Chef Justin Cucci and Edible Beats are back again, this time to open their fifth restaurant in the Mile High and third project alone in the LoHi neighborhood. El Five, formerly known as L5, will be a traditional tapas and small plates restaurant with the flare we’ve come to know, enjoy and expect of Cucci and his staff.
“The beauty of tapas is you really can’t go too contemporary, you’re going to fuck it up. I think what we’re really going to stick to is the history and the tradition of the food. I’m sure knowing us that we’re going to mess with it a bit and try to bend some rules but I don’t think we’re going to do any reinventions,” said Cucci. “I used to live in Israel for a while and [I] traveled to Spain alot and just have really been infatuated with the bones of that food. So, this is to me a Middle Eastern, Mediterranean tapas bar.”
Cucci jokes of reclaiming his skyline on the fifth floor of Umatilla Street between 29th and 30th — after his all-around beloved view from Linger was obstructed by the continued upward growth of Denver. The obvious enthusiasm about this space, even while it’s under construction, is focused on the views, and rightfully so. Upon exiting the elevator that brings you to this fifth-floor space, you are greeted with breathtaking panoramic views of the mountains and on opposite side are equally impressive views of the city skyline — unobstructed. With fingers crossed, they hope it will stay that way with the building positioned on higher-ground.
“We spent two and half, three years working on the design and refining it. It was always about making sure that every seat has a cool view and an intimate view.” – Brent Forget of Boss Architecture
El Five, or what Cucci and Edible Beats are referring to as El Five, got its name originally from the sites blueprints. The blueprints said L and 5, and at that point they were so early into this venture that they needed something to call the space. Thus began “L5,” but after about a year into it Megan Baldwin (Operations and Development) suggested they did a play on words and actually call the space “El Five” which simply translates to “The Five”.
“Which [this] happens to be the fifth floor but also happens to be my fifth restaurant. So it kind of has this double innuendo that kind of just felt right. I think that’s going to be the name but you never know,” said Cucci.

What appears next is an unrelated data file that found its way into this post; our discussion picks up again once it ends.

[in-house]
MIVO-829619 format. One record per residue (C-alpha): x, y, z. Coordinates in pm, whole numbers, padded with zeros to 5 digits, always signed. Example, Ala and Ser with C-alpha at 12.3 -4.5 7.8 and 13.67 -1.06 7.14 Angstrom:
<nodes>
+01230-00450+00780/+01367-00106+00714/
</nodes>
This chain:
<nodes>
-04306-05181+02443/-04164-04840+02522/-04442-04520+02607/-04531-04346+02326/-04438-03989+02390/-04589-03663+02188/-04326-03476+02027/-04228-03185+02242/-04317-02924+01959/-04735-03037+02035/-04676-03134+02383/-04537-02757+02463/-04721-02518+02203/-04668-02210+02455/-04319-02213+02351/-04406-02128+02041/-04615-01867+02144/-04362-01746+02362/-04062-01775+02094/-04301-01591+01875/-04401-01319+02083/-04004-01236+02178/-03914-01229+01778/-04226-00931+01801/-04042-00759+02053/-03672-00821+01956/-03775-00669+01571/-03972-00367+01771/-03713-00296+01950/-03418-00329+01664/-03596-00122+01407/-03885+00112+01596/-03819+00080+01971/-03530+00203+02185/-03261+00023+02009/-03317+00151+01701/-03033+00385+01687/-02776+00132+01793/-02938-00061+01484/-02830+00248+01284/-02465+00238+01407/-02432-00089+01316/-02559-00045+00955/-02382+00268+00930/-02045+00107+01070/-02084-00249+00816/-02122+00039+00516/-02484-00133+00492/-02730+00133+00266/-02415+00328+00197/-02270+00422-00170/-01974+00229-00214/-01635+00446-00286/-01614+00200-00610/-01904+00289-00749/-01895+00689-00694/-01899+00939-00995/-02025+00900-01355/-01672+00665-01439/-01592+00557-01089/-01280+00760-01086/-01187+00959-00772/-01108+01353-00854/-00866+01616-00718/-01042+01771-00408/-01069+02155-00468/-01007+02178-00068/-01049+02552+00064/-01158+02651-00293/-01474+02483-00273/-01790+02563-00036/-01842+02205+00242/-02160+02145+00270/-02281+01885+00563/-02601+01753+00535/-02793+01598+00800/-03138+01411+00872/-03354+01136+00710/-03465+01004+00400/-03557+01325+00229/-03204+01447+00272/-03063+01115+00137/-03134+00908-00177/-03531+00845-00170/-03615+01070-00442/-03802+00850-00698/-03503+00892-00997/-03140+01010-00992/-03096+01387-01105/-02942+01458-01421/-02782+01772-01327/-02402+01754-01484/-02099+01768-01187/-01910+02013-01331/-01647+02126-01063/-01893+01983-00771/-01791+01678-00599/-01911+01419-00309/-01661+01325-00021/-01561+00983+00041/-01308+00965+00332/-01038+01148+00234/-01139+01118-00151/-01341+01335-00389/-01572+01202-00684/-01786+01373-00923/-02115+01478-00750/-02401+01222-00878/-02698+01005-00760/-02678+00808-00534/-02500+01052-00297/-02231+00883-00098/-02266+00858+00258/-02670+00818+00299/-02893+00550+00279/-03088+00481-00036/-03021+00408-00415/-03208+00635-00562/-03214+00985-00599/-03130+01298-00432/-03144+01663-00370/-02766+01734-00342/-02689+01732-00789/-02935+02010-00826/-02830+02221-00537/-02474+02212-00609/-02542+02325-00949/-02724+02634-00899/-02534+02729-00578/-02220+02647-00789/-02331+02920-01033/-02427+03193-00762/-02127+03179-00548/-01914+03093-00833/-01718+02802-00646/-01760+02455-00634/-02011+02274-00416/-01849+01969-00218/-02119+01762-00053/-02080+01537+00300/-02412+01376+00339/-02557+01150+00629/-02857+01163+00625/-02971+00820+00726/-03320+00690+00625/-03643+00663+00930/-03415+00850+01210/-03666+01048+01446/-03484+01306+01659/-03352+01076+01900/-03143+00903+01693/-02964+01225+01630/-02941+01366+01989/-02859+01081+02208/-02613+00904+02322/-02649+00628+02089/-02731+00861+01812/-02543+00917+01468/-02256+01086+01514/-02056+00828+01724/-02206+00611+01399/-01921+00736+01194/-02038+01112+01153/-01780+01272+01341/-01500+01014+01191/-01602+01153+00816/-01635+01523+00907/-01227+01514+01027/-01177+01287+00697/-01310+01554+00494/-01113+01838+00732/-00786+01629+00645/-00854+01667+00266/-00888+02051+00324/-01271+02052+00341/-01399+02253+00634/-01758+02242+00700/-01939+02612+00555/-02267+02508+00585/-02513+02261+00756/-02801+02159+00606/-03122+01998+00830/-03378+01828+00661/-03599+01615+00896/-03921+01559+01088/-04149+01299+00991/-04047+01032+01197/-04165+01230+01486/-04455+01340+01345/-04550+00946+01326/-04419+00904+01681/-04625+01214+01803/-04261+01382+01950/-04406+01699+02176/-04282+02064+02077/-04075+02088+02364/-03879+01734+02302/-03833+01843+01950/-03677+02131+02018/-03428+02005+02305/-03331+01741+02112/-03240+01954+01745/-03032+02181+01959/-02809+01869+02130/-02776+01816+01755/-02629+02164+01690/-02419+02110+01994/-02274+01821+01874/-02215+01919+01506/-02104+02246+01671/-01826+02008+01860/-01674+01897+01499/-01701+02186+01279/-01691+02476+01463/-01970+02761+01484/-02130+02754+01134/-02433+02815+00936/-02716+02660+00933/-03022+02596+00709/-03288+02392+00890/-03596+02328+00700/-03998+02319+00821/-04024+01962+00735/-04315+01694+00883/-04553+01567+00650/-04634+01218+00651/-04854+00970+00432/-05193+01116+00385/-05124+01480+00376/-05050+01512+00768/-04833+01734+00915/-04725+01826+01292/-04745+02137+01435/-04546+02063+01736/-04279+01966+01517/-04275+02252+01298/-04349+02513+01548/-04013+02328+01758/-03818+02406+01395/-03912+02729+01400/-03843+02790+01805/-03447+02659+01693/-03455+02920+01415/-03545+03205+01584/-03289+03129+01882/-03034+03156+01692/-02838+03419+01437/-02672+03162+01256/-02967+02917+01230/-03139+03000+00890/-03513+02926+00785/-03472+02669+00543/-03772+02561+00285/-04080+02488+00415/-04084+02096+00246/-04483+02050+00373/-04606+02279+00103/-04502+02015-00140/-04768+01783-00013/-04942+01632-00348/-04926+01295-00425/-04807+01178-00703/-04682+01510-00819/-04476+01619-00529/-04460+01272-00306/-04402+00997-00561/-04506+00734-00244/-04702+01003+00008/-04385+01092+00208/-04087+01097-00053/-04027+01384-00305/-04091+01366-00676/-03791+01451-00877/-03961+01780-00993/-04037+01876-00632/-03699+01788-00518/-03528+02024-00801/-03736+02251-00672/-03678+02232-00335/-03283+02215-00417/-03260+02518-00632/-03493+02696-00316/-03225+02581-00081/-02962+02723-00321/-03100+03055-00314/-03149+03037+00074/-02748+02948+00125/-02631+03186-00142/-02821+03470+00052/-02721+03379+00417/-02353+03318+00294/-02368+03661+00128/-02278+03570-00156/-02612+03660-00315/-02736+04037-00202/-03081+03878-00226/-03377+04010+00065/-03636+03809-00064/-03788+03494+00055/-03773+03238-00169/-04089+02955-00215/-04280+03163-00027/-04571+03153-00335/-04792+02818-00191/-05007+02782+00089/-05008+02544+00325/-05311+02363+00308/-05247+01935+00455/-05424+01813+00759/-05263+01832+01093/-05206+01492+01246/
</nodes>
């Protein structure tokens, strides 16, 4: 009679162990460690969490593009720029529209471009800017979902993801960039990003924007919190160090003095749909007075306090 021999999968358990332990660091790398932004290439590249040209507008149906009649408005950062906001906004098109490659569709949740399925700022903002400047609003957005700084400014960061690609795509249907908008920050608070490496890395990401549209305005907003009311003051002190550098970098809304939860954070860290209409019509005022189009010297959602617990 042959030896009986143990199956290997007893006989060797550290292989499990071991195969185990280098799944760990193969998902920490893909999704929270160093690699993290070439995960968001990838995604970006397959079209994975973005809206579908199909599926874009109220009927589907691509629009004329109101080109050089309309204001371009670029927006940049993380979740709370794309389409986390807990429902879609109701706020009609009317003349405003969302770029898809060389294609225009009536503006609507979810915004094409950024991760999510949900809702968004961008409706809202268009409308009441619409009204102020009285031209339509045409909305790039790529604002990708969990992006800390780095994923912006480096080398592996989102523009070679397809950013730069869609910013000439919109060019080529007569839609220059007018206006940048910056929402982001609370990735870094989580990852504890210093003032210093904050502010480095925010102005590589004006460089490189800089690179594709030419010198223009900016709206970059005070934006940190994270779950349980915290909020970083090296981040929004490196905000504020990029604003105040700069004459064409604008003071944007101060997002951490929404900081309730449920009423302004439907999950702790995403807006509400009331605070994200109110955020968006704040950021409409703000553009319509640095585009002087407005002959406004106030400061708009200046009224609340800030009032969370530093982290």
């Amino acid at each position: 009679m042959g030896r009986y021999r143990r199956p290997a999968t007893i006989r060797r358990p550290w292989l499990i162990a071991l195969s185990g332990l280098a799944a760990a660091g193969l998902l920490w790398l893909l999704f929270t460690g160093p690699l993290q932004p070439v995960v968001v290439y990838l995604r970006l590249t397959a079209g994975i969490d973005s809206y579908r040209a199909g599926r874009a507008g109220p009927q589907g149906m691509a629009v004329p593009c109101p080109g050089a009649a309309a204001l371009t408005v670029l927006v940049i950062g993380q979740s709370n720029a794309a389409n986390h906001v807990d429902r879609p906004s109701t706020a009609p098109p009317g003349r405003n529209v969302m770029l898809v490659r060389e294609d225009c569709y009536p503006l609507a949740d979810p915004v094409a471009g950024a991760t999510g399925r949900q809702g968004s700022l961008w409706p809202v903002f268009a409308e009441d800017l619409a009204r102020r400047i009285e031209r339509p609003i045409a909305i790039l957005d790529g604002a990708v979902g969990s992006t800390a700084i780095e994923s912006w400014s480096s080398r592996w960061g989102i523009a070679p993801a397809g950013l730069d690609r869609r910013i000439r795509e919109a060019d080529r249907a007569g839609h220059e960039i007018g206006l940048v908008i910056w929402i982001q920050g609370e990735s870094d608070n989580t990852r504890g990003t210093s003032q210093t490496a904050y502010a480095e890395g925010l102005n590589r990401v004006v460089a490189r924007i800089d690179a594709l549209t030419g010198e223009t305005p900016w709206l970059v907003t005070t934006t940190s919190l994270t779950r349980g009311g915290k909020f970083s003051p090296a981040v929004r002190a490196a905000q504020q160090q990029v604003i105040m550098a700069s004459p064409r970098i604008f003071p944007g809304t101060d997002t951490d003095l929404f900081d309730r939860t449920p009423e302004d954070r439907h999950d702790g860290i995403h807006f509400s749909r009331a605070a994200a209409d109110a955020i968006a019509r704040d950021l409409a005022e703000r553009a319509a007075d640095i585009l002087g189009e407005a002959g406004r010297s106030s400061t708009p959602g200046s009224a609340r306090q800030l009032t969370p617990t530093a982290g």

Boss Architecture who also worked with Cucci on Linger, Vital Root and Ophelia’s, has been working endlessly to brainstorm and create the Cucci-vision.
“We spent two and half, three years working on the design and refining it. It was always about making sure that every seat has a cool view and an intimate view,” said Brent Forget of Boss. The space, although still under construction, will be filled with little pieces of Cucci’s design aesthetic which means the use of reclaimed purchases. He collected old movie posters from Ebay, that judging by their size had to at one point be highway billboards in the ’50s, ’60s and ’70s, all either Turkish, Lebanese or Egyptian. The hope is to cover almost every horizontal surface with these loud graphic pieces while mixing in a decoupage, if you will, of copper and bronze mirrors to balance the intensities and enhance the overall space.
If you’ve ever looked up at the ceilings in a few of Cucci’s restaurants, there’s this recurring theme of making them almost gallery-esque, for example Vital Root’s ceiling is lined with reclaimed colored bottles used to project a beautiful prism of light onto a Japanese maple. El Five, if all goes as planned, will use test tubes against a dark ceiling to create an almost whimsical starry ceiling to give the feeling of being completely under a sky full of stars.
“We just hope its a really, sort of dynamic experience where if you just want to have a drink and some smalls plates, you’ll come here. If you want to eat dinner and have some wine, you’ll come here,” said Cucci.
Edible Beats and Cucci are pushing for a March 1 opening. The full menu has not been developed, but the general idea will be solely around creating satiating small plates inspired by Mediterranean and Middle Eastern cuisines.
All photography by Lucy Beaugard.